Recovery After Nerve Block Procedure

Following your nerve block, you will be sent to a recovery area where you will relax for a brief while. This time frame is generally between 15 & 30 minutes if you did not get IV sedation.

If you had IV sedation, you must go home after your treatment.

After your procedure, take a day off. Although your physician will give you specific instructions for recovering after a nerve block, here are some basic guidelines:

  • Take it easy on the day of the procedure
  • The next day, resume normal activities when you feel able
  • Unless your doctor tells you differently, take all of your normal prescriptions.
  • Maintain a healthy diet.

There may be some bruising and pain at the injection site. NSAIDs (nonsteroidal anti-inflammatory medicines) may assist with both of these issues. An ice pack may also give relief from pain and swelling.

Side Effects of Nerve Block

Nerve blocks, in general, are minimally invasive and widely accepted as safe. However, there is a risk of adverse effects with every medical treatment.

The following are some of the possible nerve block effects:

  • Bleeding
  • Increase in pain
  • Infection
  • Injury to the nerve
  • Spinal headache
  • Muscle weakness

When the block is done under X-ray (fluoroscopic) supervision, the adverse effects and hazards are reduced. Following your doctor’s nerve block recovery recommendations may also assist ensure complications.

If you see a sudden, prolonged rise in discomfort, or if you notice evidence of infection at the block’s location, consult your doctor.

Pros and Cons of Nerve Block

These treatments are minimally invasive, which means they may help you avoid surgery. The majority of persons have little, if any, adverse effects. When side effects do occur, they are typically minor and transient. After only one block, many patients receive long-term pain alleviation.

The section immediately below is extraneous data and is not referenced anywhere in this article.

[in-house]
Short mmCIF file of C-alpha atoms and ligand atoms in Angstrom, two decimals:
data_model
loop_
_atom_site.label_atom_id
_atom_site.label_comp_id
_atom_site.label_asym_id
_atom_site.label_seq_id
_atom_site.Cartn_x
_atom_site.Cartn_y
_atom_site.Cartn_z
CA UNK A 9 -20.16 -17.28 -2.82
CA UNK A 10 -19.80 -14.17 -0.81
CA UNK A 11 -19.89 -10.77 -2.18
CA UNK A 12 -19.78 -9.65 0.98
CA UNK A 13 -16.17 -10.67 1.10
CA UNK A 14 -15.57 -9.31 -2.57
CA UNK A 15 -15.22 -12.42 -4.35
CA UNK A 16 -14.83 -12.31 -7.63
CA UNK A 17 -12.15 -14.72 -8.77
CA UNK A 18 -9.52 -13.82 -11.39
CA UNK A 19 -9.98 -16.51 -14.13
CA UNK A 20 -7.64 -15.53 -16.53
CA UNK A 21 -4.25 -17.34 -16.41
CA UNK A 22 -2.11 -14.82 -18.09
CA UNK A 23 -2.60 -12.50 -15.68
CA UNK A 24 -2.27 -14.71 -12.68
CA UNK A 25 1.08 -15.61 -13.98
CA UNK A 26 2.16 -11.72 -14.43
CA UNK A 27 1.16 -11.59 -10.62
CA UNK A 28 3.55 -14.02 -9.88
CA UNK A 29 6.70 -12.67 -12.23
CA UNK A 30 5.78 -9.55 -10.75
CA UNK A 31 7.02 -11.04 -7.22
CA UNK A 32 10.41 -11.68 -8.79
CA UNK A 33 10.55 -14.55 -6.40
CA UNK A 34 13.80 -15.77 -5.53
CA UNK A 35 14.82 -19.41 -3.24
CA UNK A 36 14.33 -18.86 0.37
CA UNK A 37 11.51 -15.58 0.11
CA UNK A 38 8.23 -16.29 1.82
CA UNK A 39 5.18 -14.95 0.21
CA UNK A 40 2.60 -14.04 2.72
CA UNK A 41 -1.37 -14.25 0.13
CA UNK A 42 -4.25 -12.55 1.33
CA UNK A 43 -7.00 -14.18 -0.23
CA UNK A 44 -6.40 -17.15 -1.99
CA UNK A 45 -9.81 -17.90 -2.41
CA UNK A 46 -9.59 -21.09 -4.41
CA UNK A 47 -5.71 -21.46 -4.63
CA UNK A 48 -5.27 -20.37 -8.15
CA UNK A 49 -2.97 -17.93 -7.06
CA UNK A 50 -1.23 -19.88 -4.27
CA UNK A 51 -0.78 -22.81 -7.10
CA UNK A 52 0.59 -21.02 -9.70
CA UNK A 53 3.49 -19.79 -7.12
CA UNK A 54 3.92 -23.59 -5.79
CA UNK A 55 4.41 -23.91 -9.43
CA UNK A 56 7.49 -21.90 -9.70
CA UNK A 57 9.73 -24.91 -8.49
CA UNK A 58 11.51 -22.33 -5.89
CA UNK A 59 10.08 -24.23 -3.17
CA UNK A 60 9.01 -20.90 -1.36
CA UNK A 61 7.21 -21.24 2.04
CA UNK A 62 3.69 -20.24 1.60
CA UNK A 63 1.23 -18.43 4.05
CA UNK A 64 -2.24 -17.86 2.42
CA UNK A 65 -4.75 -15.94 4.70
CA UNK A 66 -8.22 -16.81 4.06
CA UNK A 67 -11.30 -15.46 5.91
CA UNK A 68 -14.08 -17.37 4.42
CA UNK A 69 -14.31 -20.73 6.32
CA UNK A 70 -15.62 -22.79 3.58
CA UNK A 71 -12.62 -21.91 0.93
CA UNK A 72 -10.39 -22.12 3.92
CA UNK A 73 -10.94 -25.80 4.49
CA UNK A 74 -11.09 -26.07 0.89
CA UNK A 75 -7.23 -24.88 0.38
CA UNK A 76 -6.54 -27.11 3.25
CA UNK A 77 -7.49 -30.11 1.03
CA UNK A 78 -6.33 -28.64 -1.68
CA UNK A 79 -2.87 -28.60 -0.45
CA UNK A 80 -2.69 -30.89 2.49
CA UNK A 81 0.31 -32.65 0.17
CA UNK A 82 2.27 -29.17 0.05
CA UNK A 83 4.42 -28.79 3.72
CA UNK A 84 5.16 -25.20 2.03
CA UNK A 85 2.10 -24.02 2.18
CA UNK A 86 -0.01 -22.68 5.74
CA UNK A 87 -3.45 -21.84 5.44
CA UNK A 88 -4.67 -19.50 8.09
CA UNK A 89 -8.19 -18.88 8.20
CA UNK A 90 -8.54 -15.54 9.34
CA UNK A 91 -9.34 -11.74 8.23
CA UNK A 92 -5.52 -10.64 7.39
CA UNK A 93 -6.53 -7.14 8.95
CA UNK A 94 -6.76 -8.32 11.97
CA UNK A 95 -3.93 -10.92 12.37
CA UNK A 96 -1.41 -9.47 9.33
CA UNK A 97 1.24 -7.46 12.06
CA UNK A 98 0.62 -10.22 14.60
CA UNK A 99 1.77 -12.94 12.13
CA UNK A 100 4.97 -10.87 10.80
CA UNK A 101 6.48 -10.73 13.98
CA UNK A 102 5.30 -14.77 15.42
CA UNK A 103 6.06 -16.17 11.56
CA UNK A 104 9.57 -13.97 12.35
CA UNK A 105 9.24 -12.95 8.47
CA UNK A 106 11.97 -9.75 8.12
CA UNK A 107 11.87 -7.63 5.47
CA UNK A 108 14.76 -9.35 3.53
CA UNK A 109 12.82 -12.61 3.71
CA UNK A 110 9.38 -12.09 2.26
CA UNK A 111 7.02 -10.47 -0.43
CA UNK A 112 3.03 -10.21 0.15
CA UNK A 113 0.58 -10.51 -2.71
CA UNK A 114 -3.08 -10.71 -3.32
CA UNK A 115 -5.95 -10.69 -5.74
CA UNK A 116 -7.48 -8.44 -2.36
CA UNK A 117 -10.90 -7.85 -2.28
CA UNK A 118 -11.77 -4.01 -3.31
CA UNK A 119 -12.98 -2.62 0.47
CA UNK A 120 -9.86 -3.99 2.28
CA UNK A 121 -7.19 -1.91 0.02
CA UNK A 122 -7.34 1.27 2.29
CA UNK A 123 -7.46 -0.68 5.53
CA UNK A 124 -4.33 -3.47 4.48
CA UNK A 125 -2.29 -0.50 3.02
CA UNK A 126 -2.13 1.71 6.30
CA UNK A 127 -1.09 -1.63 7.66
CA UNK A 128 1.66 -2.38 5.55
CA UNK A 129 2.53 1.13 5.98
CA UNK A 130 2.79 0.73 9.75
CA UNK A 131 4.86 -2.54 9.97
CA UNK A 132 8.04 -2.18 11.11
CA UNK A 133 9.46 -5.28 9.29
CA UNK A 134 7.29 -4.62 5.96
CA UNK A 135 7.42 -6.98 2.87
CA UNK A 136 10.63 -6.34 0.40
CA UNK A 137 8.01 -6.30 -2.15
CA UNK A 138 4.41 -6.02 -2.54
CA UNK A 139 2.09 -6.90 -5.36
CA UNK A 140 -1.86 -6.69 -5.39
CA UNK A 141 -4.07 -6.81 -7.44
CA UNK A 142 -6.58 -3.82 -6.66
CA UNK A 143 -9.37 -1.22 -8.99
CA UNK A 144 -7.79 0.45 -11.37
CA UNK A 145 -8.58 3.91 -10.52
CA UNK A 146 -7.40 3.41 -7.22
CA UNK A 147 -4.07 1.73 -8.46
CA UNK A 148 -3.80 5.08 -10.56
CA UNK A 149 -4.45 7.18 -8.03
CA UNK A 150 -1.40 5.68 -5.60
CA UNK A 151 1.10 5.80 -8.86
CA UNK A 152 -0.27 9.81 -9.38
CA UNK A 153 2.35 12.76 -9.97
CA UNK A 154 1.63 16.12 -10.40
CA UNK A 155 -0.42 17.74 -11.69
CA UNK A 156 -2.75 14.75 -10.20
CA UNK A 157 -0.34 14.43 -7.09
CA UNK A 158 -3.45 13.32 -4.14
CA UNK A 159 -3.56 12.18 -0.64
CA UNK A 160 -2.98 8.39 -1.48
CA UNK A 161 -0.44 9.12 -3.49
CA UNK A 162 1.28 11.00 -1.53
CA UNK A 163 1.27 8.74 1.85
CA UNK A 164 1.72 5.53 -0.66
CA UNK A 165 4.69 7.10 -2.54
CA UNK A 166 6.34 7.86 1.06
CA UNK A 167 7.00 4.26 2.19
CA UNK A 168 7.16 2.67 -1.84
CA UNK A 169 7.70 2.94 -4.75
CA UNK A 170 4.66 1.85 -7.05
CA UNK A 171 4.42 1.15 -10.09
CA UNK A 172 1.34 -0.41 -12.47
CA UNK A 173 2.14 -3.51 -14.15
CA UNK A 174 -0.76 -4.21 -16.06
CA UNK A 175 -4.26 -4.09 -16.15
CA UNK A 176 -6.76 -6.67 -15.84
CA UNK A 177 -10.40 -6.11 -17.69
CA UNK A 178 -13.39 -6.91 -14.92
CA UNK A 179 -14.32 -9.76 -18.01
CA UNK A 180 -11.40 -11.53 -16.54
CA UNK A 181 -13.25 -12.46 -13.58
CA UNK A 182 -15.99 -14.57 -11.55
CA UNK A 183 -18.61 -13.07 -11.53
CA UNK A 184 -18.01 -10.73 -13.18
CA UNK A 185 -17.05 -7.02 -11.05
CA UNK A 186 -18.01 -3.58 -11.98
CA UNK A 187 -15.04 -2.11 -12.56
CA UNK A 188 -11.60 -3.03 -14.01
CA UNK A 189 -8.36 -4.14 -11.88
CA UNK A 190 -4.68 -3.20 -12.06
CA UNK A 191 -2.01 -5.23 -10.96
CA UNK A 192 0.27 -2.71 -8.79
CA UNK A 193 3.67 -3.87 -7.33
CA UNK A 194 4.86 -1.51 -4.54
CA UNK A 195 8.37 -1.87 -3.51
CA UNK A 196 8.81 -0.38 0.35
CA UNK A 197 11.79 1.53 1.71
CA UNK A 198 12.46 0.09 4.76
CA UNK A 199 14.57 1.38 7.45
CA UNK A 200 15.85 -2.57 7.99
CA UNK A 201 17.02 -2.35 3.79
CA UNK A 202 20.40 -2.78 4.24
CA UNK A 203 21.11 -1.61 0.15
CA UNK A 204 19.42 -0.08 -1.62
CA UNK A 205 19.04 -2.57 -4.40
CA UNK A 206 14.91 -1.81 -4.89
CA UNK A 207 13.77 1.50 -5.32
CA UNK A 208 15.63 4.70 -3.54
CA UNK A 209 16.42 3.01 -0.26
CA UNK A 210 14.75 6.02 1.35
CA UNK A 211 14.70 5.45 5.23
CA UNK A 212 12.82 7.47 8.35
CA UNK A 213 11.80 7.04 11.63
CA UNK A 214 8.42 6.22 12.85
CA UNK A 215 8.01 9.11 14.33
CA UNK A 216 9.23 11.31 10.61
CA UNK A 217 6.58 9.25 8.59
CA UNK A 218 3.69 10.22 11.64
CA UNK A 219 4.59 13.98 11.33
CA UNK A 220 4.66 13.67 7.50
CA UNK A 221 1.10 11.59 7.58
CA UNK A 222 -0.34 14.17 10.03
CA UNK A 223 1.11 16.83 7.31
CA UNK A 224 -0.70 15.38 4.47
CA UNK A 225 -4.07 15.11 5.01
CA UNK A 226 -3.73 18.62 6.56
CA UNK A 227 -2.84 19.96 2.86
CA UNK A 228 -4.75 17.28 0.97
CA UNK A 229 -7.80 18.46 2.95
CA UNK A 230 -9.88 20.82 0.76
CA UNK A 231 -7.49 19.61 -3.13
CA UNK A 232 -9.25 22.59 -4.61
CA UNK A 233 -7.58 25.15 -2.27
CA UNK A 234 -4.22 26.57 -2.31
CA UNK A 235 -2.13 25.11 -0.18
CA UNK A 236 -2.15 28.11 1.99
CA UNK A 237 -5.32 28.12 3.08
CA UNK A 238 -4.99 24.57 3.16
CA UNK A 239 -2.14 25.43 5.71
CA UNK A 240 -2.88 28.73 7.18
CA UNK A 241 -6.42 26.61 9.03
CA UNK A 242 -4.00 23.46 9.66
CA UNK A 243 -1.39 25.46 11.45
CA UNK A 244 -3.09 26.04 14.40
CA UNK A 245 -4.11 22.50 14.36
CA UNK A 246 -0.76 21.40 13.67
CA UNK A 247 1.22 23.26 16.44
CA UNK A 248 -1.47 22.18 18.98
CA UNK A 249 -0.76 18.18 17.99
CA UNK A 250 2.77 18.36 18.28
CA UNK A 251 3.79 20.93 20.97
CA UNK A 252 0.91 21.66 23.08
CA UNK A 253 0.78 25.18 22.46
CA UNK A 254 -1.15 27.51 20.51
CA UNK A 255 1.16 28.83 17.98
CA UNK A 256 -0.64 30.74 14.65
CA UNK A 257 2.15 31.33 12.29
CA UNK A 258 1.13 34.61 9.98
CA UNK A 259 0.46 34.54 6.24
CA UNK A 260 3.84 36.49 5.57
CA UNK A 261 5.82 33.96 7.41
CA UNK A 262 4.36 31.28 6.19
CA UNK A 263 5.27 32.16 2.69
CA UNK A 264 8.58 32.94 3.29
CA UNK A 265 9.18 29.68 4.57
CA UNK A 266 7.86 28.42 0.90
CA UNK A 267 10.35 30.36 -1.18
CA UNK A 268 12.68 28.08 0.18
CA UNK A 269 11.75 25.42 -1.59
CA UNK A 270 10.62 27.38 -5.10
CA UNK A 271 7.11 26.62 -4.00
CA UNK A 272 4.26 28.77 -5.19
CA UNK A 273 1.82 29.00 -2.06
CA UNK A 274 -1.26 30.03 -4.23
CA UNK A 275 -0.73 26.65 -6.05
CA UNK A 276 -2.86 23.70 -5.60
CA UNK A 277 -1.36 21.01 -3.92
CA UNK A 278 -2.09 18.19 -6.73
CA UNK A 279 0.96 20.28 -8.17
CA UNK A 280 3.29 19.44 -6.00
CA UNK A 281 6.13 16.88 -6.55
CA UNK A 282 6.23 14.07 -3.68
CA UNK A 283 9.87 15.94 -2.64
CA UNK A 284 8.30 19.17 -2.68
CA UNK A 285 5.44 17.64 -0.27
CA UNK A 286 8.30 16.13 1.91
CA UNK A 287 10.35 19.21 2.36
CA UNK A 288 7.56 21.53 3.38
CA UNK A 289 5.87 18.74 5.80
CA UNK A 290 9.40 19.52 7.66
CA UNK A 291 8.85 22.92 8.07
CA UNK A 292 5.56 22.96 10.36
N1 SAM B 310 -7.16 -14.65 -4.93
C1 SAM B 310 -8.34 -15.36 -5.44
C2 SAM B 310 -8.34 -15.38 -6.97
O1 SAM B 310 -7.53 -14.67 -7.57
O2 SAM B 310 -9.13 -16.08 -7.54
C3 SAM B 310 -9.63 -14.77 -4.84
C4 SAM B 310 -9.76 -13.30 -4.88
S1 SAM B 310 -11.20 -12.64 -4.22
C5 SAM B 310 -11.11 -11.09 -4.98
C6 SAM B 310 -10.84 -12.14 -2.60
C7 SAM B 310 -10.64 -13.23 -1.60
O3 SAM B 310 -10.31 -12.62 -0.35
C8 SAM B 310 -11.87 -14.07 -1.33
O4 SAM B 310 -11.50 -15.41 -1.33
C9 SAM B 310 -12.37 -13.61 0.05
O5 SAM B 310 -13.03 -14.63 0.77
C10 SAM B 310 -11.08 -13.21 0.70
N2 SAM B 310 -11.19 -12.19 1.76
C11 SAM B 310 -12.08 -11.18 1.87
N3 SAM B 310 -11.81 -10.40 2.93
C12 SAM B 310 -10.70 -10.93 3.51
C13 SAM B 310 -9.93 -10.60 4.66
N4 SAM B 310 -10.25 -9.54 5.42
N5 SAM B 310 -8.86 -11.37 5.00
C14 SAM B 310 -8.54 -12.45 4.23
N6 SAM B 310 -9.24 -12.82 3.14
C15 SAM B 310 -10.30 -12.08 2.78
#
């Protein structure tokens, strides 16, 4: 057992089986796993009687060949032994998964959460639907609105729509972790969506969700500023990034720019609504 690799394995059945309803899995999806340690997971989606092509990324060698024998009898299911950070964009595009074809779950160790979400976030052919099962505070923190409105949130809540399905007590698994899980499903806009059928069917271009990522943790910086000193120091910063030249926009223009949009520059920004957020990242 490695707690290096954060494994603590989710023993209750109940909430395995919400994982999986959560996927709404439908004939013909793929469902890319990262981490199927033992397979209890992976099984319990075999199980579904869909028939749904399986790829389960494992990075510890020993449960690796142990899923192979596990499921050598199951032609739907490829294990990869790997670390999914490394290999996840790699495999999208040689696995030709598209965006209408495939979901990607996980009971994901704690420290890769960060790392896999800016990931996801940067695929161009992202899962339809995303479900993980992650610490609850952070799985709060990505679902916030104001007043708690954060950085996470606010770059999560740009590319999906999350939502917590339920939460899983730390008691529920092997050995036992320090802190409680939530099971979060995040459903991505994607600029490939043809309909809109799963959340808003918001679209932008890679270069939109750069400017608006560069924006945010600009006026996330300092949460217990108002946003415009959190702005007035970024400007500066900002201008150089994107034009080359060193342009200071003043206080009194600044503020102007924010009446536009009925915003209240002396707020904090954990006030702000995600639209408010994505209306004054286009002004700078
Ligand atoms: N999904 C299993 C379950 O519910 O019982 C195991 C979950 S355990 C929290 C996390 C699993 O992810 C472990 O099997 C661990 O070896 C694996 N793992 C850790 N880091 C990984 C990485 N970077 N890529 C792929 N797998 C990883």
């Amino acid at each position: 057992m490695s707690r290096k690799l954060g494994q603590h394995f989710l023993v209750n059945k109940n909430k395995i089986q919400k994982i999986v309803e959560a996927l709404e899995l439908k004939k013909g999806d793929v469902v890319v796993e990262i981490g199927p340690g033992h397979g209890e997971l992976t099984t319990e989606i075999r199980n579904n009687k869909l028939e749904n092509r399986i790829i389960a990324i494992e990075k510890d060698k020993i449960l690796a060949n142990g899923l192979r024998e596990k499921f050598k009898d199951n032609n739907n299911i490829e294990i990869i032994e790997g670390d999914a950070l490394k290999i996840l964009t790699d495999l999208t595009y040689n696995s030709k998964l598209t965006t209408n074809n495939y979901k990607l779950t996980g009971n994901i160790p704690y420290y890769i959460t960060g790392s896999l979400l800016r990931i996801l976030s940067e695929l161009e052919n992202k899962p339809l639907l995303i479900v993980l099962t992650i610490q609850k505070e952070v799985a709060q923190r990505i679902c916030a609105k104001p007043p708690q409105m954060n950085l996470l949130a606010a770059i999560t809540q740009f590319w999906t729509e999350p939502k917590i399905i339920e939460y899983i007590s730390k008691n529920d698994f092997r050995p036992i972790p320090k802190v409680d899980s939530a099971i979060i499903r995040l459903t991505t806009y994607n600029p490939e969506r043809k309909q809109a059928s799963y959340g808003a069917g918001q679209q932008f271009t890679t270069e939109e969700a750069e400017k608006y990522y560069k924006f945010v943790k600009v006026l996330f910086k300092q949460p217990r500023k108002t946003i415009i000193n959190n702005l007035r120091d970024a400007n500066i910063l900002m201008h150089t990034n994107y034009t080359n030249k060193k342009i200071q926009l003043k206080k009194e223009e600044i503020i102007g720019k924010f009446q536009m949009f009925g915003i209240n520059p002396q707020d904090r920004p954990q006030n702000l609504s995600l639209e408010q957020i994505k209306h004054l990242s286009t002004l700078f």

However, not everyone reacts favorably. Relief may last just a few hours or may not occur at all. Some patients need many injections at various nerve locations.

Additionally, if the nerve blocks contain a steroid, the number of times you may have an injection becomes limited (Not more than 4 times per year)

Frequently Asked Questions (FAQs)

Is nerve burning painful?

A scorching, shooting or stitching sensation can be related to nerve burning. At times, it might be as quick and intense as an electric shock.

Does burning a nerve work?

Radiofrequency nerve ablation is 70% to 80% effective in those who have undergone successful nerve blocks. Pain alleviation might continue anywhere from nine months to two years following 10 days of treatment.

What if a nerve block doesn’t work?

Well, it is hard to accept that it won’t work. However, no pain alleviation indicates that the targeted nerve isn’t the source of your suffering when a nerve block is employed as a diagnostic technique. If this occurs, you and your doctor will talk about what you need to do next to get a diagnosis.

For how long does the nerve block procedure last?

Every person goes through different pain. Therefore, the consequences of a nerve block differ. Most patients have pain alleviation right after the initial nerve block, with the pain returning when the local anesthetic loses effectiveness. This is completely normal and anticipated.

Within a few days, after the local anesthetic wears off, you may have pain relief. When your pain is decreased by at least 50%, a nerve block is deemed effective, and this may take up to 2 weeks to complete.